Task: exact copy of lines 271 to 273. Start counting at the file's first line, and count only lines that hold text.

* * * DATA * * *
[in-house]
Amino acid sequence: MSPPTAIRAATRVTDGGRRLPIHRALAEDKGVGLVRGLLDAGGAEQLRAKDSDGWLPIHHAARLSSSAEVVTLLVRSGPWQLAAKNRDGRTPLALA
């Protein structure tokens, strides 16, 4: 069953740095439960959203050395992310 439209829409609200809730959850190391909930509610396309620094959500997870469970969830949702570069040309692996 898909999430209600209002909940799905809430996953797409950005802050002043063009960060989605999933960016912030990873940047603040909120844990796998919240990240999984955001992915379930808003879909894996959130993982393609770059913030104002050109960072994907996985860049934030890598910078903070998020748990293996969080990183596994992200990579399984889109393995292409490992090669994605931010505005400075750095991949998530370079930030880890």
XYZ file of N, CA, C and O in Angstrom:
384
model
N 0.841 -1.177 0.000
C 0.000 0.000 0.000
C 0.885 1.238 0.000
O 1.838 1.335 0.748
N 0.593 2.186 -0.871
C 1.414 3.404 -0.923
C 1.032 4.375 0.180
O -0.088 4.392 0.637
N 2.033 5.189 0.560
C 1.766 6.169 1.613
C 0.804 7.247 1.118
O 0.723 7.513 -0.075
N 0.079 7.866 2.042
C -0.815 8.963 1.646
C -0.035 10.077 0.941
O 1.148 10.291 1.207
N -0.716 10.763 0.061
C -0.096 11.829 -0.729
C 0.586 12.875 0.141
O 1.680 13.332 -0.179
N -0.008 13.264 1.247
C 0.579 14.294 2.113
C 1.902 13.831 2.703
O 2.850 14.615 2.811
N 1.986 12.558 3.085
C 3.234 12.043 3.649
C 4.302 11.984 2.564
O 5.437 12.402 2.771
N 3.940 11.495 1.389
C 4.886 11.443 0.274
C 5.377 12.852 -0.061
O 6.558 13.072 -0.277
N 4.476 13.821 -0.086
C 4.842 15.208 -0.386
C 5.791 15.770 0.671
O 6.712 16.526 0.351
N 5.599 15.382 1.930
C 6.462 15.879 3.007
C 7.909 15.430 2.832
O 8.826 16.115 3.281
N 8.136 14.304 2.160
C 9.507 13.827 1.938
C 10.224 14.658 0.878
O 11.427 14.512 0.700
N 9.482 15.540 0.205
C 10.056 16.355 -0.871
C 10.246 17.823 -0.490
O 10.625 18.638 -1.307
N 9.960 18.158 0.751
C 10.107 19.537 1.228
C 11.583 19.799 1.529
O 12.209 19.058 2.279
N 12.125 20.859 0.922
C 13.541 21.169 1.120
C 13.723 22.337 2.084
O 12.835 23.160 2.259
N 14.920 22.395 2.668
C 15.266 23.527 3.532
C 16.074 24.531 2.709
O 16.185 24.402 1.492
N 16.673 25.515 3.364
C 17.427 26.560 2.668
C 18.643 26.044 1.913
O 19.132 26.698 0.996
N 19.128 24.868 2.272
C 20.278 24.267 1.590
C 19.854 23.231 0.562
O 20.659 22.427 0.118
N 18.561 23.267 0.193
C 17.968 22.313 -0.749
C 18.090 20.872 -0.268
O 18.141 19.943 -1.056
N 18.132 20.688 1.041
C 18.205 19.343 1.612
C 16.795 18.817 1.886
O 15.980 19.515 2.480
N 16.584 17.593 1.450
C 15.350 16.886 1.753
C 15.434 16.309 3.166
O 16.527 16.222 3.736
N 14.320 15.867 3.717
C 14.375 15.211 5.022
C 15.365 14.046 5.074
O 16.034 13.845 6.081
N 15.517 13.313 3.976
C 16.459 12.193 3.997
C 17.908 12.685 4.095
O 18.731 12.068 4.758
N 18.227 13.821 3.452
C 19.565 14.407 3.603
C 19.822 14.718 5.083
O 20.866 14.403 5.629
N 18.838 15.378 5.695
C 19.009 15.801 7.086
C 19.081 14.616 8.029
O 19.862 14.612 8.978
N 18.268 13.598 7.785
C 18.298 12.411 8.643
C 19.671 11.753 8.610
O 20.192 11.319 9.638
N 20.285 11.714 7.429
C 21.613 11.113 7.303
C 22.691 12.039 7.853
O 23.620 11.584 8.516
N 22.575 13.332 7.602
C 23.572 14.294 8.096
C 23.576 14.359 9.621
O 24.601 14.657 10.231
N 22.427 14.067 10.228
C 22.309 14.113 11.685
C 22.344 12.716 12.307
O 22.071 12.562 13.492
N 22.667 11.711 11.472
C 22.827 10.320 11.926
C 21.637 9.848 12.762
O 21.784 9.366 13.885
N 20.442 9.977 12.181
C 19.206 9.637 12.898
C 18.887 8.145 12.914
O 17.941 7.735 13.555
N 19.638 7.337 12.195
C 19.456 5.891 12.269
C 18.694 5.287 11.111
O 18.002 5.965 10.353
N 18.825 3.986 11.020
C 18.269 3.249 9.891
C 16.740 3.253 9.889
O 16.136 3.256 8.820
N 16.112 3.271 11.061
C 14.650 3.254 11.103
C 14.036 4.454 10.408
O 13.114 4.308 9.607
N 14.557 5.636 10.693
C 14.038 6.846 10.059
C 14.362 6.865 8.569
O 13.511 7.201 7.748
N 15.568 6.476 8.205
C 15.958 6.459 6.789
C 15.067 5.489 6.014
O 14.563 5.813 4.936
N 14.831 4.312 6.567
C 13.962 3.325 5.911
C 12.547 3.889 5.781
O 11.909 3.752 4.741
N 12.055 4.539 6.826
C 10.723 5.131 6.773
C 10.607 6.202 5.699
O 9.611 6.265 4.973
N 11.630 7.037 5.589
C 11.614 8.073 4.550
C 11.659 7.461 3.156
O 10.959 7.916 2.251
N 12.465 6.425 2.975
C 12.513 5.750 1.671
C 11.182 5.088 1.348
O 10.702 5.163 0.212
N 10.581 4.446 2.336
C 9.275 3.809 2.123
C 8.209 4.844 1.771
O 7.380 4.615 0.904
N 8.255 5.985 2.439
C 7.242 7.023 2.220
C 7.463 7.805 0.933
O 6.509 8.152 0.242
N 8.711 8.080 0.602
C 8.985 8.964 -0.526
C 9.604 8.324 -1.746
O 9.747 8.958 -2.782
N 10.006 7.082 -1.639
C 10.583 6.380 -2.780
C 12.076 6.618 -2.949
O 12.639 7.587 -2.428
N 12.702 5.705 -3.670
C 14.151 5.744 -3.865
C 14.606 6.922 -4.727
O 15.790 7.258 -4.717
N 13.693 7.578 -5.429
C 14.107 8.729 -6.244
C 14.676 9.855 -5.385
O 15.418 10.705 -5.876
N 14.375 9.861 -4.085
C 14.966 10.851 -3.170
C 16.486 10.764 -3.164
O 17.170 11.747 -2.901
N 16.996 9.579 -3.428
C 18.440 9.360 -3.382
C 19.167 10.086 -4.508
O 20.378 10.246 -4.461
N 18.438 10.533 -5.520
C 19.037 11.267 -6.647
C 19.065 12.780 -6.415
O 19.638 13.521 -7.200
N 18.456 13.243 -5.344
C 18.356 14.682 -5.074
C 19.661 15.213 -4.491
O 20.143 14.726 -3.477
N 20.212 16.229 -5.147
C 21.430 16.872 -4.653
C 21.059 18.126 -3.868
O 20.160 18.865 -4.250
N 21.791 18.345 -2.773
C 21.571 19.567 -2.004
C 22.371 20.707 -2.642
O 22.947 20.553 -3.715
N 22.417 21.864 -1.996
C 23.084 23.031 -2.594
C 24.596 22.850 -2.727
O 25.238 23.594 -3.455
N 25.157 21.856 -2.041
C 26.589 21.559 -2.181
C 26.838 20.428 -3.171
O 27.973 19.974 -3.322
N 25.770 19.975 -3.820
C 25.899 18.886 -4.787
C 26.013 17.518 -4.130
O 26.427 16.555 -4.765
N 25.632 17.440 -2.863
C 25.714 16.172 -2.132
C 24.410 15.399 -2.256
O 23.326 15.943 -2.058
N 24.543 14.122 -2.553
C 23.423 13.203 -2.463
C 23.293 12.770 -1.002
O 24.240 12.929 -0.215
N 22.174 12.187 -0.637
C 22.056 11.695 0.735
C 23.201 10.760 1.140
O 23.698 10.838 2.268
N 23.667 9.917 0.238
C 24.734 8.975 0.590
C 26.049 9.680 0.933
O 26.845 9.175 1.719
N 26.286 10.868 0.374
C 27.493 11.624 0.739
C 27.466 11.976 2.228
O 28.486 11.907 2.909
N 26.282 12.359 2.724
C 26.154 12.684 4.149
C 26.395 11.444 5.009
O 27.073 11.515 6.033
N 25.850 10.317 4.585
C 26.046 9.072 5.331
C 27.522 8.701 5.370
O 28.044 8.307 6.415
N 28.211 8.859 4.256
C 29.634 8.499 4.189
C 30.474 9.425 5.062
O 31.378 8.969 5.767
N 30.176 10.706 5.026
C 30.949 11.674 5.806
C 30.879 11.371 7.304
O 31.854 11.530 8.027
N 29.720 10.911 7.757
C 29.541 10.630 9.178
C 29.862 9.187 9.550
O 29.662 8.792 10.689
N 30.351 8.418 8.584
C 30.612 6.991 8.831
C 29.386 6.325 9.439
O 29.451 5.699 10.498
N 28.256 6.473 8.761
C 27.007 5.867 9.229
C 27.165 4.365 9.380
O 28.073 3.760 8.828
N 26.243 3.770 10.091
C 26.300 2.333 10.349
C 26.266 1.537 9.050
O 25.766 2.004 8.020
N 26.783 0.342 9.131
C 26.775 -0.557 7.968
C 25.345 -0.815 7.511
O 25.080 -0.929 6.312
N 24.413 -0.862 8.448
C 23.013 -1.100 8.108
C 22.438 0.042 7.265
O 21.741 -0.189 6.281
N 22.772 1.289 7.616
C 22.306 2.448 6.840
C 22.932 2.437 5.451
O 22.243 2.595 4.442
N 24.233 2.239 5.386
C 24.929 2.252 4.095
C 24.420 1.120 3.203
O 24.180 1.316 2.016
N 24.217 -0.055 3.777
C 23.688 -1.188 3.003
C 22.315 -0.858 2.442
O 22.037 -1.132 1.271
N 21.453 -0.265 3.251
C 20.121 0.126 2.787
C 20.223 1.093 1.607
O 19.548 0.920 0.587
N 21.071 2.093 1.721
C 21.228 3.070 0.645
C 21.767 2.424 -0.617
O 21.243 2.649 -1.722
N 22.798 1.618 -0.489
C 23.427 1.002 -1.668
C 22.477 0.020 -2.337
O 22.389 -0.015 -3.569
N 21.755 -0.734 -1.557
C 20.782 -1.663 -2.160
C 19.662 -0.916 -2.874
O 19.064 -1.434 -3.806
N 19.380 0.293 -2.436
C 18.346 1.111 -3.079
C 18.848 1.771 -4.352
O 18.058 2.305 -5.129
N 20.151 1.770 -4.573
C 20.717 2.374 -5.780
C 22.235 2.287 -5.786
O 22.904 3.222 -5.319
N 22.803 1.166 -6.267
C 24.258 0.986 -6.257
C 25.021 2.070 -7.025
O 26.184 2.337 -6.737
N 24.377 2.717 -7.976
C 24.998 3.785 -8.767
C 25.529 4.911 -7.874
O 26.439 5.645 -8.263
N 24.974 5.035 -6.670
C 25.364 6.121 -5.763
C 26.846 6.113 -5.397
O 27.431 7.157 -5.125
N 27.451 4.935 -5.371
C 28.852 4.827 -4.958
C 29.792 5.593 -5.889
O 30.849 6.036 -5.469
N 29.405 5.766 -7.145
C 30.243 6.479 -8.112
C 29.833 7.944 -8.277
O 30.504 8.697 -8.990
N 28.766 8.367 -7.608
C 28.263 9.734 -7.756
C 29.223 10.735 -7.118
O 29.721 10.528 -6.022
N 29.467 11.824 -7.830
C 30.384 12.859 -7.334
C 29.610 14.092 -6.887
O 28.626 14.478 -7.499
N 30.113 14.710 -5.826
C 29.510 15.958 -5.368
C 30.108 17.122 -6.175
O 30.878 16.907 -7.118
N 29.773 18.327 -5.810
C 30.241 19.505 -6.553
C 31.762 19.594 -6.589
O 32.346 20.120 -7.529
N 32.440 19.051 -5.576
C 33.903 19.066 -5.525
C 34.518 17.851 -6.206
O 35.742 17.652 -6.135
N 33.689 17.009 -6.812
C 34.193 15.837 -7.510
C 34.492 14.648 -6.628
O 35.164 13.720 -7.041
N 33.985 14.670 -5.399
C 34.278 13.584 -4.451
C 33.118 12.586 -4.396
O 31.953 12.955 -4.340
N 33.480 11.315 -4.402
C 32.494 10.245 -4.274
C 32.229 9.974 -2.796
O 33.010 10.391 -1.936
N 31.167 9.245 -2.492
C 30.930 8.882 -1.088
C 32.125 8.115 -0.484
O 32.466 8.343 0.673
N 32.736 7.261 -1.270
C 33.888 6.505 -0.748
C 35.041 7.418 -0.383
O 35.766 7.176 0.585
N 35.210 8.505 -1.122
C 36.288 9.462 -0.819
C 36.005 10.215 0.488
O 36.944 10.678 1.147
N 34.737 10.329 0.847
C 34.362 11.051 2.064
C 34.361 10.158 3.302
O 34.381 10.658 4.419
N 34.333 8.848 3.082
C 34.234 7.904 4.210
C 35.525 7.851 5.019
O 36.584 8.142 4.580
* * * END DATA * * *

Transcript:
N 26.243 3.770 10.091
C 26.300 2.333 10.349
C 26.266 1.537 9.050